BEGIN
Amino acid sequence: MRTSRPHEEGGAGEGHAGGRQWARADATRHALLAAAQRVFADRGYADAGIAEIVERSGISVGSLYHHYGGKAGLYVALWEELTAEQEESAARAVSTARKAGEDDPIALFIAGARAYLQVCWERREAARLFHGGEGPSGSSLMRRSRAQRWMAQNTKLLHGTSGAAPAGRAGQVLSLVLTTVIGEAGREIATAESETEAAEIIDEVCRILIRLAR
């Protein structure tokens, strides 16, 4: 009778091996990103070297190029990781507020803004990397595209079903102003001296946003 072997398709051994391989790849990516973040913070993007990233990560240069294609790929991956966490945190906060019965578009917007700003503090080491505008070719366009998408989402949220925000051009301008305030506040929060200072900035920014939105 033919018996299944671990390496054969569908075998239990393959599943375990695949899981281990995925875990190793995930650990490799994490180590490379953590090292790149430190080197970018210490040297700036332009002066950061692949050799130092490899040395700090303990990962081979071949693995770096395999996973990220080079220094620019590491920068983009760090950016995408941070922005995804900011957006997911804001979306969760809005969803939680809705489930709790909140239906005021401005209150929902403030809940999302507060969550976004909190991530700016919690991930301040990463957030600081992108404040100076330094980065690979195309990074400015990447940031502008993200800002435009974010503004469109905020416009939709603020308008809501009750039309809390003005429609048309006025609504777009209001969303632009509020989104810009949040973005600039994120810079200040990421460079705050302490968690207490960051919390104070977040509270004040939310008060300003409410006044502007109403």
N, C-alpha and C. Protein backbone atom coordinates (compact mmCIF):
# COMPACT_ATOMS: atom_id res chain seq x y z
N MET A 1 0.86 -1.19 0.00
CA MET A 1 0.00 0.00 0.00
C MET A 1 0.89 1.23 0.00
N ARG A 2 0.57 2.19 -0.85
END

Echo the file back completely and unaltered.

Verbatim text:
Amino acid sequence: MRTSRPHEEGGAGEGHAGGRQWARADATRHALLAAAQRVFADRGYADAGIAEIVERSGISVGSLYHHYGGKAGLYVALWEELTAEQEESAARAVSTARKAGEDDPIALFIAGARAYLQVCWERREAARLFHGGEGPSGSSLMRRSRAQRWMAQNTKLLHGTSGAAPAGRAGQVLSLVLTTVIGEAGREIATAESETEAAEIIDEVCRILIRLAR
């Protein structure tokens, strides 16, 4: 009778091996990103070297190029990781507020803004990397595209079903102003001296946003 072997398709051994391989790849990516973040913070993007990233990560240069294609790929991956966490945190906060019965578009917007700003503090080491505008070719366009998408989402949220925000051009301008305030506040929060200072900035920014939105 033919018996299944671990390496054969569908075998239990393959599943375990695949899981281990995925875990190793995930650990490799994490180590490379953590090292790149430190080197970018210490040297700036332009002066950061692949050799130092490899040395700090303990990962081979071949693995770096395999996973990220080079220094620019590491920068983009760090950016995408941070922005995804900011957006997911804001979306969760809005969803939680809705489930709790909140239906005021401005209150929902403030809940999302507060969550976004909190991530700016919690991930301040990463957030600081992108404040100076330094980065690979195309990074400015990447940031502008993200800002435009974010503004469109905020416009939709603020308008809501009750039309809390003005429609048309006025609504777009209001969303632009509020989104810009949040973005600039994120810079200040990421460079705050302490968690207490960051919390104070977040509270004040939310008060300003409410006044502007109403």
N, C-alpha and C. Protein backbone atom coordinates (compact mmCIF):
# COMPACT_ATOMS: atom_id res chain seq x y z
N MET A 1 0.86 -1.19 0.00
CA MET A 1 0.00 0.00 0.00
C MET A 1 0.89 1.23 0.00
N ARG A 2 0.57 2.19 -0.85